Abi now spends 10 hours a day on dialysis but doctors are not able to give her the drug which could save her life because her illness Dense Deposit Disease is too rare to be covered by the NHS England funding policy. At the same time it is not considered to be rare enough to be classed as an exceptional case which would allow her access to the drugs she needs.
Her family is campaigning for her to be allowed the drug. Abi has even written to the Prime Minister asking him to intervene.
Why is that fair when other children with other rare kidney diseases like me are receiving it? I’m a 12-year old English girl and if I lived in Ireland, Europe, America, Canada etc I would get the medicine without hesitation.
So I want to know why am I being disadvantaged in my own country?
These are incredibly difficult situations, but in this case doctors and medical experts decided that it would not be right to fund a treatment that hasn't been proven to work for patients in these circumstances.
In under 24 hours, more than 2,000 people signed an online petition addressed to the prime minister.
A conference in London which helps shape policies for medics in general practice, has revealed Hull is one of the worst areas in the country for GP recruitment.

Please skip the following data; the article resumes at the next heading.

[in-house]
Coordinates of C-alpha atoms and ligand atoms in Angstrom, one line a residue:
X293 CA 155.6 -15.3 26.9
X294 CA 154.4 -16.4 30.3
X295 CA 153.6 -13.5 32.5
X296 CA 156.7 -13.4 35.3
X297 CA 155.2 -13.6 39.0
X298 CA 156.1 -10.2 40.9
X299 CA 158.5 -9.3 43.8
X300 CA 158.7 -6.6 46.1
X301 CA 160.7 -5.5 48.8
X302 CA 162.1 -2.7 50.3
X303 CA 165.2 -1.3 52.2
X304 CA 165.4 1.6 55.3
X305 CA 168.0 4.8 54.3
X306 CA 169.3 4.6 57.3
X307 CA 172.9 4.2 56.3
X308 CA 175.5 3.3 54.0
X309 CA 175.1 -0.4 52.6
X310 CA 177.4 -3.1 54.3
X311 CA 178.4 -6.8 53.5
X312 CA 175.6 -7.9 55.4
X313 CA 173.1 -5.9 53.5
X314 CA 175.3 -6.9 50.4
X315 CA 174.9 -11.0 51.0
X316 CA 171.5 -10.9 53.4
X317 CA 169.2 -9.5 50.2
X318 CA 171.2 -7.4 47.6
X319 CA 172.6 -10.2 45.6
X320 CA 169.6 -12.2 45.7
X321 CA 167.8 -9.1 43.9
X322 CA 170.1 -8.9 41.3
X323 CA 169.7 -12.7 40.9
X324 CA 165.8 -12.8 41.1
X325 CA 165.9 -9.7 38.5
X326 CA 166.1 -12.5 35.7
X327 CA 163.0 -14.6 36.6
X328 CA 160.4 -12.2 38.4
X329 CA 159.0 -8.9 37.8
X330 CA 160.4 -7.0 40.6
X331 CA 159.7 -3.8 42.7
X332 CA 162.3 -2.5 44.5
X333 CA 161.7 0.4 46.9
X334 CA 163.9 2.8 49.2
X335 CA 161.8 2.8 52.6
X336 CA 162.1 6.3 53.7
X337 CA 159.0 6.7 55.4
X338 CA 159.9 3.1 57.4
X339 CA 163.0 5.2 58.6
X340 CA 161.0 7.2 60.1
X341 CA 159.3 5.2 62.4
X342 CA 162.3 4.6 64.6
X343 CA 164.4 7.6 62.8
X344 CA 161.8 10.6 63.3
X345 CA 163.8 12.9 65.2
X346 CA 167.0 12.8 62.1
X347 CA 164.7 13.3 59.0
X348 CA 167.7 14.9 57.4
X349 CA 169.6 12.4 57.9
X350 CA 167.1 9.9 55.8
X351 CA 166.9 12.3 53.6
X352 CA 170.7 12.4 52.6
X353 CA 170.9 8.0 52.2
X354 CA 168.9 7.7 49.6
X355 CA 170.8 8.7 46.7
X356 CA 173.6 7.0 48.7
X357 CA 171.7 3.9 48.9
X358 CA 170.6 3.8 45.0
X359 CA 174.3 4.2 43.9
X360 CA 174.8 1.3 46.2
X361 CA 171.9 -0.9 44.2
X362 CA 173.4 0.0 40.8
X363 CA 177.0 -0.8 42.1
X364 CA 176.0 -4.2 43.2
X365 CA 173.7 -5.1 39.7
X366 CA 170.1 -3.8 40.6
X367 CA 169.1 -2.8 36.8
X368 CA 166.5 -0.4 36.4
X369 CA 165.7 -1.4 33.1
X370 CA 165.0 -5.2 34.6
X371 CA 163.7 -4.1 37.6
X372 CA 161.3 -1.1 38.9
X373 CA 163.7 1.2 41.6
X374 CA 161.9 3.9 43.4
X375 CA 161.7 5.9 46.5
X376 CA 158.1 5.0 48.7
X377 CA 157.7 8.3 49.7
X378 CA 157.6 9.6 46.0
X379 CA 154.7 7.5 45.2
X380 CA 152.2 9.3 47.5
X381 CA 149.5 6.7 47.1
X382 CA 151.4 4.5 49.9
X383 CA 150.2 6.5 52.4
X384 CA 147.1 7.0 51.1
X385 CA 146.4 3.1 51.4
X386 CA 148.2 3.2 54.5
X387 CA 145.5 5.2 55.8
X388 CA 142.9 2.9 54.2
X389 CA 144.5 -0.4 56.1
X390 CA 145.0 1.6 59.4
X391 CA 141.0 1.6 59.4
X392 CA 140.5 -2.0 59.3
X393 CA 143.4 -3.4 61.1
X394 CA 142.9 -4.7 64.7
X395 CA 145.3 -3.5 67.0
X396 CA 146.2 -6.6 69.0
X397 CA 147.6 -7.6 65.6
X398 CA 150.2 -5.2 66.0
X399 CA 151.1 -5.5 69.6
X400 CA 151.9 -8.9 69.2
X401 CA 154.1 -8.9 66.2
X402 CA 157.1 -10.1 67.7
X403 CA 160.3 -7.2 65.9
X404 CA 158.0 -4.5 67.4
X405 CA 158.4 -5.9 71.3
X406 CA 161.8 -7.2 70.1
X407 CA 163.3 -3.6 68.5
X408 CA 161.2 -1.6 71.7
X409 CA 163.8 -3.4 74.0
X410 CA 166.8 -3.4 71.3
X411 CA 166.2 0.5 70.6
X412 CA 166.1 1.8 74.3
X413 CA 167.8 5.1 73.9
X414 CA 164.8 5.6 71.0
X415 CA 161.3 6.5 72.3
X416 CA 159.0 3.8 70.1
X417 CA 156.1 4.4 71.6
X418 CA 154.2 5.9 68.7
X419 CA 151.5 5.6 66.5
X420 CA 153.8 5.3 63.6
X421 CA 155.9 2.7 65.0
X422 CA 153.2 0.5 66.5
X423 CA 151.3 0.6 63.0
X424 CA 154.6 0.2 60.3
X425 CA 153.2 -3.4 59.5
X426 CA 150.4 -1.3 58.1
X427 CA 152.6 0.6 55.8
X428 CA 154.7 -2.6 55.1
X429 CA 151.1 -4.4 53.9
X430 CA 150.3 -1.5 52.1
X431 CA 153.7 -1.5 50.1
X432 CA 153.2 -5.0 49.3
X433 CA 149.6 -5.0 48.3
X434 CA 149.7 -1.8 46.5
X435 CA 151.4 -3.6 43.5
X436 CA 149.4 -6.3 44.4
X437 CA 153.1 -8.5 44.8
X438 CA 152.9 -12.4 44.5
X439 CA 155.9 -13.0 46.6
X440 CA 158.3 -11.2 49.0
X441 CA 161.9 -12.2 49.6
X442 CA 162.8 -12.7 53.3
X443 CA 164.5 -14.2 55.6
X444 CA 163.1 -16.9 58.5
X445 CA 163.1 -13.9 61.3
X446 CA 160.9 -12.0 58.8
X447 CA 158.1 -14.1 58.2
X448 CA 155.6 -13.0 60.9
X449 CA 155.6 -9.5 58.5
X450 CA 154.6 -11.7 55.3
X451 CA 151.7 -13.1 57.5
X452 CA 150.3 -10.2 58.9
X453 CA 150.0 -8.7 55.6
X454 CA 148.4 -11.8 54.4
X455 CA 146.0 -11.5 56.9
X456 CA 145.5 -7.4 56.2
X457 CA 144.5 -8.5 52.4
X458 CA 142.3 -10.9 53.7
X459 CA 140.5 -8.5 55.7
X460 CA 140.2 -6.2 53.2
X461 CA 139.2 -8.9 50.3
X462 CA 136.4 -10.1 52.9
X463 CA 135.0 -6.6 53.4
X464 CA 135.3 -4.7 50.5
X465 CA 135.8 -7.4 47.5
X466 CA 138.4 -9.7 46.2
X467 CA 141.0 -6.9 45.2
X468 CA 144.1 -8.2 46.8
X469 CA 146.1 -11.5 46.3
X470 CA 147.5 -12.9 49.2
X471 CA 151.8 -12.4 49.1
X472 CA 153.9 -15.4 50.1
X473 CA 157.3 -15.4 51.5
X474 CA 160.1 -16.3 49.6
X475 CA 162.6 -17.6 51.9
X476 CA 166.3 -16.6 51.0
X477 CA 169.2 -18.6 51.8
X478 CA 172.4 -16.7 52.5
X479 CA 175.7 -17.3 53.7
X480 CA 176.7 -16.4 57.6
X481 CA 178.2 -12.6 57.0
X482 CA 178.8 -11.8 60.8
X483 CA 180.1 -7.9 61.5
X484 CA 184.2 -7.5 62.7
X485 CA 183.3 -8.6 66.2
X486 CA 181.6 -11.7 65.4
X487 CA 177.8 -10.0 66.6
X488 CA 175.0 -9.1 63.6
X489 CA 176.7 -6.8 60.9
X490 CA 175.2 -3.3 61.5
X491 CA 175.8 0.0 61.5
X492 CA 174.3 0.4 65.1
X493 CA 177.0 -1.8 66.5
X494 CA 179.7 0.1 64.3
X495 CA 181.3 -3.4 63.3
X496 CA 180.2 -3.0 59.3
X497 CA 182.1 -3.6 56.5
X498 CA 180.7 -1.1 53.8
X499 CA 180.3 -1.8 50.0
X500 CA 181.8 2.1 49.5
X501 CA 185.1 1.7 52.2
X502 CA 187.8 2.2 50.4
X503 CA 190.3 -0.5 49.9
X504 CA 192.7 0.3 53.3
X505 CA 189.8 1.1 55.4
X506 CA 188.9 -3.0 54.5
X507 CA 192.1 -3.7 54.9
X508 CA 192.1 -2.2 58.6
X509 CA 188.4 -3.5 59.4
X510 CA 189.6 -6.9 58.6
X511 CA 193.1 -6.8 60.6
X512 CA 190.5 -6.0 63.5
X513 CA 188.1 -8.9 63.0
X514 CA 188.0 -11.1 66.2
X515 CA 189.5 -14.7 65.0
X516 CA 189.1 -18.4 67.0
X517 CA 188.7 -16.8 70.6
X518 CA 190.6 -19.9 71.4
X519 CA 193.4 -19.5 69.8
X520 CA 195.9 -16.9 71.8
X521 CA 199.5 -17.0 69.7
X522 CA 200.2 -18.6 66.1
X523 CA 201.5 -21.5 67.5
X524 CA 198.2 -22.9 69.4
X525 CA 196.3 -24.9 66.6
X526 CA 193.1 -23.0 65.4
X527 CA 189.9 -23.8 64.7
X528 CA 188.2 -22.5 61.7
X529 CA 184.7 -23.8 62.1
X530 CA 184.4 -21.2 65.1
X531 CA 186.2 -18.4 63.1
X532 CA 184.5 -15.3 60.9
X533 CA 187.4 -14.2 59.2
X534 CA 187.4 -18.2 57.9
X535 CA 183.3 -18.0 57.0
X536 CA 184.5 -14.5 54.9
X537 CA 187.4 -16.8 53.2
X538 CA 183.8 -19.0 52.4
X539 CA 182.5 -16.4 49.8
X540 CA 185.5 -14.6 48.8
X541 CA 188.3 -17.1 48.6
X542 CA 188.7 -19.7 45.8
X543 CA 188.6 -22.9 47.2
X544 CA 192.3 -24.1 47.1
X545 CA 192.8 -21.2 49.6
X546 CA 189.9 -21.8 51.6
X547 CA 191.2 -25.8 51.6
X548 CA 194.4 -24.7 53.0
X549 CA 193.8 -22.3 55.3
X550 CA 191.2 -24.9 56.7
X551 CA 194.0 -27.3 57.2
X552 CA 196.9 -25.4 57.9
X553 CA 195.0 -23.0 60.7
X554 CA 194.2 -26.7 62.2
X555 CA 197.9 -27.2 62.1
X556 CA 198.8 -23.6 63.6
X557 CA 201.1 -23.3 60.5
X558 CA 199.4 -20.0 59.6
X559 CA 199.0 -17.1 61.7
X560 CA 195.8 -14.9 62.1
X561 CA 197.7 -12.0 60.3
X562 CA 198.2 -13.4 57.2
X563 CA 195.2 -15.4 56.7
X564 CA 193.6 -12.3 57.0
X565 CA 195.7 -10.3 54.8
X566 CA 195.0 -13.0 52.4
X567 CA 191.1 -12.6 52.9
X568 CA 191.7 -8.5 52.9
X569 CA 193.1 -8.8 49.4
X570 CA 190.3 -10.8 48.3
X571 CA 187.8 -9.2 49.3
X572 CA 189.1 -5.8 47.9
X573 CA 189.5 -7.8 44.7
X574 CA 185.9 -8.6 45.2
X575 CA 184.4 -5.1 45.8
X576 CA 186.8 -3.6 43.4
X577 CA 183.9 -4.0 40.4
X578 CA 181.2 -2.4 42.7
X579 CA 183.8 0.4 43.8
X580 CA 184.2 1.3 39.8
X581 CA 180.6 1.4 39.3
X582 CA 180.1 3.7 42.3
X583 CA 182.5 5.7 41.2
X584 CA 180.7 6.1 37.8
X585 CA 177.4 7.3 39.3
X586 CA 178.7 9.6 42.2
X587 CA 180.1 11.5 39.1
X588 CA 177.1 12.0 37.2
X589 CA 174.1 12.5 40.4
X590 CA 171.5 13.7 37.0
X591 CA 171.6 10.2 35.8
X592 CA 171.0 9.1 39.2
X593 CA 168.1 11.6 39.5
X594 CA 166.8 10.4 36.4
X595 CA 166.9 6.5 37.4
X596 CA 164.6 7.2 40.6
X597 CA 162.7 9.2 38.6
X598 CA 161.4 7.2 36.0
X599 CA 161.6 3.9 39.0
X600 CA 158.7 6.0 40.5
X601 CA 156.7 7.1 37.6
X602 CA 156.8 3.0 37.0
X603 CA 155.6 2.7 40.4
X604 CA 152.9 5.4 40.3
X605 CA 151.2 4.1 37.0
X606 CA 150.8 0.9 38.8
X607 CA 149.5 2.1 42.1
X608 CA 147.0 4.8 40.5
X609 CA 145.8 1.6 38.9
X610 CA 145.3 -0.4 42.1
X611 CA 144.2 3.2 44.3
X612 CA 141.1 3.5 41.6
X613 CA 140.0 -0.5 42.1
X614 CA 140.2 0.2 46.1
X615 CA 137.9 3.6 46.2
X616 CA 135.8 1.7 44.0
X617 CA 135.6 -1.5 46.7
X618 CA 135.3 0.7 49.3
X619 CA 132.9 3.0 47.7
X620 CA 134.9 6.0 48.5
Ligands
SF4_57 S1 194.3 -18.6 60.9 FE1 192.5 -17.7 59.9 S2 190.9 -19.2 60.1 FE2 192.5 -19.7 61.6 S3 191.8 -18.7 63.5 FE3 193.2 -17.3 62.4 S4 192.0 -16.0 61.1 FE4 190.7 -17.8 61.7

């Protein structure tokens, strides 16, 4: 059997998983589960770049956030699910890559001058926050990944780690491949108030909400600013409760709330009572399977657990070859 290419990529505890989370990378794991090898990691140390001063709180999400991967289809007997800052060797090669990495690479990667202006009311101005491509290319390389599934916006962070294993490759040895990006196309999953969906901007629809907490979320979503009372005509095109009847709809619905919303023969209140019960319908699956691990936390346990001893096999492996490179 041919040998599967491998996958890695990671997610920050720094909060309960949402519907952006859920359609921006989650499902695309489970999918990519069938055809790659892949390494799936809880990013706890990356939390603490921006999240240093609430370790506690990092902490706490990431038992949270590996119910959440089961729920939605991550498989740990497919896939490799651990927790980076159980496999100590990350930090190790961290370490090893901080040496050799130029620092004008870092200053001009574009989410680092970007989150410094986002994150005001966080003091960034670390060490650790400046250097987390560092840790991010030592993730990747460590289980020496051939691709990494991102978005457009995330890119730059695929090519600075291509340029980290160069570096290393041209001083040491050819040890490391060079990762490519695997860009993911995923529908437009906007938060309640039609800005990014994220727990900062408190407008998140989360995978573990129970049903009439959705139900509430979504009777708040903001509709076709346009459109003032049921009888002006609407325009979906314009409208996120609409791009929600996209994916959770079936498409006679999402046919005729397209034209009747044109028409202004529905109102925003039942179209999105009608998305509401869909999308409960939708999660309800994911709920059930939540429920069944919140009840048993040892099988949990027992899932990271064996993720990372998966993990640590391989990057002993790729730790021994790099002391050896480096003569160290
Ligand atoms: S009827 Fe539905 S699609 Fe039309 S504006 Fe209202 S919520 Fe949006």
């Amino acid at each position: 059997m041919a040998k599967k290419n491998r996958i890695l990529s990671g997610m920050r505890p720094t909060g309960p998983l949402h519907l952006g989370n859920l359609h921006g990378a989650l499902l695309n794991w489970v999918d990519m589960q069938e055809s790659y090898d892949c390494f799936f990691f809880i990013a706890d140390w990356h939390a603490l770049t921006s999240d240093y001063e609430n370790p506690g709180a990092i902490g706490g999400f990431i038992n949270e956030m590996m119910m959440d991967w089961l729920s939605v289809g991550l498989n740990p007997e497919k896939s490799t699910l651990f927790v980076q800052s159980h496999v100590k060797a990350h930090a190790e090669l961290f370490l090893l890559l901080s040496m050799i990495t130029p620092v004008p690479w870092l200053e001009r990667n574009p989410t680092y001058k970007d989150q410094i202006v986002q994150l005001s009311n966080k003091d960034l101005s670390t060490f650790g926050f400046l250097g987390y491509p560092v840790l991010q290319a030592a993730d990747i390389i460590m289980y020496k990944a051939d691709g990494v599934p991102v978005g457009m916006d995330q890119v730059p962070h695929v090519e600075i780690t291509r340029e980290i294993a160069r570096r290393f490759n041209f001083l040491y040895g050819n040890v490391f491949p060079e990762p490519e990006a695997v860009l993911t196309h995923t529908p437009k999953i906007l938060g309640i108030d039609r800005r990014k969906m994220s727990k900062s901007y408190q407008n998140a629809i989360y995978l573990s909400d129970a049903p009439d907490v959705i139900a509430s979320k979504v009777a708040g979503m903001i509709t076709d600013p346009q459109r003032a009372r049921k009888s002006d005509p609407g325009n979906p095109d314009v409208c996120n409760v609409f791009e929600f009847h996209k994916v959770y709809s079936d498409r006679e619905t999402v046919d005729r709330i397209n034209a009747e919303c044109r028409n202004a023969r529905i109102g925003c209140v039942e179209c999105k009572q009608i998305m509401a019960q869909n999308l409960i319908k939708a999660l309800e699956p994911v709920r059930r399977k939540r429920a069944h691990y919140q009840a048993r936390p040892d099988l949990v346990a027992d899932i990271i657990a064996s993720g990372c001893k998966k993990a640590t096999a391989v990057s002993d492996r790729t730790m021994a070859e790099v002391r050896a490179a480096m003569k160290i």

Only about a third of the 291 training posts for young doctors in Hull and the East Riding have been filled.
Helen Steel reports:
The father of Amy Winehouse, who died in 2001, has launched a new programme in her memory to educate children about substance misuse.
Mitch Winehouse chose Gainsborough Academy to launch the Amy Winehouse Resilience Programme. Its aim is "to support, inform and inspire vulnerable and disadvantaged young people to help them reach their full potential".
The Winehouse family spoke to students about Amy's death, the impact of substance misuse and the Resilience programme.